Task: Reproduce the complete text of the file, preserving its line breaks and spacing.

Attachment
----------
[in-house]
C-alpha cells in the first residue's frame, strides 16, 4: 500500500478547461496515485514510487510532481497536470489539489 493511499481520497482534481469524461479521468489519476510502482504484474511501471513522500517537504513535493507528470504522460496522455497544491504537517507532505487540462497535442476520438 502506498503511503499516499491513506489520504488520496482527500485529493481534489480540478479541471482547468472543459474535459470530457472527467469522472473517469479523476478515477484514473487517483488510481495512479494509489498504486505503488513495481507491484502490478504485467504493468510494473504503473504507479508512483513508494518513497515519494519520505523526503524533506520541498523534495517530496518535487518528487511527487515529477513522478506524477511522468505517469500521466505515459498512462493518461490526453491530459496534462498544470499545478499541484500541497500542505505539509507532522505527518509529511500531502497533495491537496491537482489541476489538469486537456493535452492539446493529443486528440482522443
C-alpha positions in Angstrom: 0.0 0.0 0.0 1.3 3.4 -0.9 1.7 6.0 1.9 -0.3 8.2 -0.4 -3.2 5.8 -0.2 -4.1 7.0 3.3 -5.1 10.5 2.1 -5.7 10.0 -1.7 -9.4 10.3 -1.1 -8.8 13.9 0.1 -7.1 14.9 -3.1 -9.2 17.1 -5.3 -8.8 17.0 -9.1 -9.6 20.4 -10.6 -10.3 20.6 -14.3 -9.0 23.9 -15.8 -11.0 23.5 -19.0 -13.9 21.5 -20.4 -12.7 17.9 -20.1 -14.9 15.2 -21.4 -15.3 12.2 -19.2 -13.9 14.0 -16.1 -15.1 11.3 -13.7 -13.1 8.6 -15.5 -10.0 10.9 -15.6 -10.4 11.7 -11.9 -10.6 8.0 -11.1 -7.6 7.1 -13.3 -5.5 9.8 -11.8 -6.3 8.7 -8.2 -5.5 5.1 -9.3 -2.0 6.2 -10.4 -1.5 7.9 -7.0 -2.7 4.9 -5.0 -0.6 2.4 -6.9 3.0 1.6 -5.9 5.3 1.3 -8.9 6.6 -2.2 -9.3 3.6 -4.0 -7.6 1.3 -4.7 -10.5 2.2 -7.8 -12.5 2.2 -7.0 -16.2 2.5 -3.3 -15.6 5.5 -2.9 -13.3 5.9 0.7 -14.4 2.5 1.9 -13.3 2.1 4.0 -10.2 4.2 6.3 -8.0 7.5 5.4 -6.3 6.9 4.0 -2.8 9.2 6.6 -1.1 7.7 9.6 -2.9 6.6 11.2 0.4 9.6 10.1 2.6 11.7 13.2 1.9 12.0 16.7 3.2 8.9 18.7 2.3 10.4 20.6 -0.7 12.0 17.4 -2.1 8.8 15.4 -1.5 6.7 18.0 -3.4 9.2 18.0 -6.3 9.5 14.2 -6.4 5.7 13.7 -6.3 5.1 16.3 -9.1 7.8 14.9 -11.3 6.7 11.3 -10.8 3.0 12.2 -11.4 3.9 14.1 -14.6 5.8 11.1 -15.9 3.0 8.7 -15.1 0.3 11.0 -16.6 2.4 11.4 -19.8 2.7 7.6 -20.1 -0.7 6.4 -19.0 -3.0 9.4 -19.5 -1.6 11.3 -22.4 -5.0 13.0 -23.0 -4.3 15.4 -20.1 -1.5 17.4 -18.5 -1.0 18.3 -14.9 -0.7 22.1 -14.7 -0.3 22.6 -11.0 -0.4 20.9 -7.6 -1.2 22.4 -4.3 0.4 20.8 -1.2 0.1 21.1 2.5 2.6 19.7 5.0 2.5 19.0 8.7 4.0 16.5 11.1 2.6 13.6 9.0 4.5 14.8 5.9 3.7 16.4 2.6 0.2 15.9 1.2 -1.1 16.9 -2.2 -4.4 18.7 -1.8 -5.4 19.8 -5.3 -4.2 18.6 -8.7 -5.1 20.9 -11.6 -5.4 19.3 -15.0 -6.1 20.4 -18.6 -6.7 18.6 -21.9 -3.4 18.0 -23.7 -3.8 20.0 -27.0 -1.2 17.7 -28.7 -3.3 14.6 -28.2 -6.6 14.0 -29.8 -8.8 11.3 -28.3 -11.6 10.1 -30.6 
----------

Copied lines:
[in-house]
C-alpha cells in the first residue's frame, strides 16, 4: 500500500478547461496515485514510487510532481497536470489539489 493511499481520497482534481469524461479521468489519476510502482504484474511501471513522500517537504513535493507528470504522460496522455497544491504537517507532505487540462497535442476520438 502506498503511503499516499491513506489520504488520496482527500485529493481534489480540478479541471482547468472543459474535459470530457472527467469522472473517469479523476478515477484514473487517483488510481495512479494509489498504486505503488513495481507491484502490478504485467504493468510494473504503473504507479508512483513508494518513497515519494519520505523526503524533506520541498523534495517530496518535487518528487511527487515529477513522478506524477511522468505517469500521466505515459498512462493518461490526453491530459496534462498544470499545478499541484500541497500542505505539509507532522505527518509529511500531502497533495491537496491537482489541476489538469486537456493535452492539446493529443486528440482522443
C-alpha positions in Angstrom: 0.0 0.0 0.0 1.3 3.4 -0.9 1.7 6.0 1.9 -0.3 8.2 -0.4 -3.2 5.8 -0.2 -4.1 7.0 3.3 -5.1 10.5 2.1 -5.7 10.0 -1.7 -9.4 10.3 -1.1 -8.8 13.9 0.1 -7.1 14.9 -3.1 -9.2 17.1 -5.3 -8.8 17.0 -9.1 -9.6 20.4 -10.6 -10.3 20.6 -14.3 -9.0 23.9 -15.8 -11.0 23.5 -19.0 -13.9 21.5 -20.4 -12.7 17.9 -20.1 -14.9 15.2 -21.4 -15.3 12.2 -19.2 -13.9 14.0 -16.1 -15.1 11.3 -13.7 -13.1 8.6 -15.5 -10.0 10.9 -15.6 -10.4 11.7 -11.9 -10.6 8.0 -11.1 -7.6 7.1 -13.3 -5.5 9.8 -11.8 -6.3 8.7 -8.2 -5.5 5.1 -9.3 -2.0 6.2 -10.4 -1.5 7.9 -7.0 -2.7 4.9 -5.0 -0.6 2.4 -6.9 3.0 1.6 -5.9 5.3 1.3 -8.9 6.6 -2.2 -9.3 3.6 -4.0 -7.6 1.3 -4.7 -10.5 2.2 -7.8 -12.5 2.2 -7.0 -16.2 2.5 -3.3 -15.6 5.5 -2.9 -13.3 5.9 0.7 -14.4 2.5 1.9 -13.3 2.1 4.0 -10.2 4.2 6.3 -8.0 7.5 5.4 -6.3 6.9 4.0 -2.8 9.2 6.6 -1.1 7.7 9.6 -2.9 6.6 11.2 0.4 9.6 10.1 2.6 11.7 13.2 1.9 12.0 16.7 3.2 8.9 18.7 2.3 10.4 20.6 -0.7 12.0 17.4 -2.1 8.8 15.4 -1.5 6.7 18.0 -3.4 9.2 18.0 -6.3 9.5 14.2 -6.4 5.7 13.7 -6.3 5.1 16.3 -9.1 7.8 14.9 -11.3 6.7 11.3 -10.8 3.0 12.2 -11.4 3.9 14.1 -14.6 5.8 11.1 -15.9 3.0 8.7 -15.1 0.3 11.0 -16.6 2.4 11.4 -19.8 2.7 7.6 -20.1 -0.7 6.4 -19.0 -3.0 9.4 -19.5 -1.6 11.3 -22.4 -5.0 13.0 -23.0 -4.3 15.4 -20.1 -1.5 17.4 -18.5 -1.0 18.3 -14.9 -0.7 22.1 -14.7 -0.3 22.6 -11.0 -0.4 20.9 -7.6 -1.2 22.4 -4.3 0.4 20.8 -1.2 0.1 21.1 2.5 2.6 19.7 5.0 2.5 19.0 8.7 4.0 16.5 11.1 2.6 13.6 9.0 4.5 14.8 5.9 3.7 16.4 2.6 0.2 15.9 1.2 -1.1 16.9 -2.2 -4.4 18.7 -1.8 -5.4 19.8 -5.3 -4.2 18.6 -8.7 -5.1 20.9 -11.6 -5.4 19.3 -15.0 -6.1 20.4 -18.6 -6.7 18.6 -21.9 -3.4 18.0 -23.7 -3.8 20.0 -27.0 -1.2 17.7 -28.7 -3.3 14.6 -28.2 -6.6 14.0 -29.8 -8.8 11.3 -28.3 -11.6 10.1 -30.6 